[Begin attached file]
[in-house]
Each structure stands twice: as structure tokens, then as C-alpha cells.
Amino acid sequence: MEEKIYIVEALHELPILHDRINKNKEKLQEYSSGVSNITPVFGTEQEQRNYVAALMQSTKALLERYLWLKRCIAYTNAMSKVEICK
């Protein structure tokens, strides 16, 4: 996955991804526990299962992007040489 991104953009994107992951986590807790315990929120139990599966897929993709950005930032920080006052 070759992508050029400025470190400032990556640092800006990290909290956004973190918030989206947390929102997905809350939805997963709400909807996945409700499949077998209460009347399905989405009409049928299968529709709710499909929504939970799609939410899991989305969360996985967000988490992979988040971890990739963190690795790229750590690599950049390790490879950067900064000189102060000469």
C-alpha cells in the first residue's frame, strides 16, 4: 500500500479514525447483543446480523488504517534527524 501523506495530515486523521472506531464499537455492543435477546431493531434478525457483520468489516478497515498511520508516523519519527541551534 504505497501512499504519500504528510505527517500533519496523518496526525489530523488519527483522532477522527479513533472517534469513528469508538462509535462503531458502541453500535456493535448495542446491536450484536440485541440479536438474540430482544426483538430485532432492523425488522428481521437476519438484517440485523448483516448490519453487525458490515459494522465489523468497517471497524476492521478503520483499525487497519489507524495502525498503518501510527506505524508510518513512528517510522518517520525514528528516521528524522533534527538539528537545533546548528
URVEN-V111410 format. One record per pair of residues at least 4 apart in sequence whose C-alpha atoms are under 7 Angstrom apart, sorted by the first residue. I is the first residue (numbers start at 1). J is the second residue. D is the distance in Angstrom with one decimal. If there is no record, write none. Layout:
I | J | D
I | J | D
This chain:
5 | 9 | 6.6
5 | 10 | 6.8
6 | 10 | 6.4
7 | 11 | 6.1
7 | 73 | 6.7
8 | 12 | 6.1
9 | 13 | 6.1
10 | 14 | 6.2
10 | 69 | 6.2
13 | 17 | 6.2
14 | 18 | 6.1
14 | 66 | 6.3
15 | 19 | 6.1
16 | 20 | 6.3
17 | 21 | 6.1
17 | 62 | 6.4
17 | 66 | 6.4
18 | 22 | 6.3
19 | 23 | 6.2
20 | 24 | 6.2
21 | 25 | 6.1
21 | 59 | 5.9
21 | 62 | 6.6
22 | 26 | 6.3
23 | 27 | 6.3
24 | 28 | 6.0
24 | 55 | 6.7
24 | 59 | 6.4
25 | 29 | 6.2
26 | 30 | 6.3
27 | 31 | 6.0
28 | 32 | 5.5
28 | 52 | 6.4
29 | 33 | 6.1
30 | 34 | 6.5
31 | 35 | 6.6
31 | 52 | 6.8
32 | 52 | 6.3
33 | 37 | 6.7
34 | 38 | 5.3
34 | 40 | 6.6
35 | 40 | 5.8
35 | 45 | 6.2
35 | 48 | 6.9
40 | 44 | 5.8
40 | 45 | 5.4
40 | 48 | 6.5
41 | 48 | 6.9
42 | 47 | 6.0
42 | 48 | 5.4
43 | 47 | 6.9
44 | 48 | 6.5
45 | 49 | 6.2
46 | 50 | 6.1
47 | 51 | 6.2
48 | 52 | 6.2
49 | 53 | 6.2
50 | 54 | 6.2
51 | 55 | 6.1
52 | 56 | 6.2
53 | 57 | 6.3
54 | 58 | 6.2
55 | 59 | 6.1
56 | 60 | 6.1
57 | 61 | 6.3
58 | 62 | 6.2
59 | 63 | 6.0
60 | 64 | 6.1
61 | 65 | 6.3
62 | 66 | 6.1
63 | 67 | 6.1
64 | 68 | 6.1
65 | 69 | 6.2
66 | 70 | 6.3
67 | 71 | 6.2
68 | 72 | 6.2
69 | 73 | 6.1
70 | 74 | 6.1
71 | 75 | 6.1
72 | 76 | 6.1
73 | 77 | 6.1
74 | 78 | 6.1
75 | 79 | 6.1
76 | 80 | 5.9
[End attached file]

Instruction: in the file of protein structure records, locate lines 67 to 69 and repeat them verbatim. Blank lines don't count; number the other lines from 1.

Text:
50 | 54 | 6.2
51 | 55 | 6.1
52 | 56 | 6.2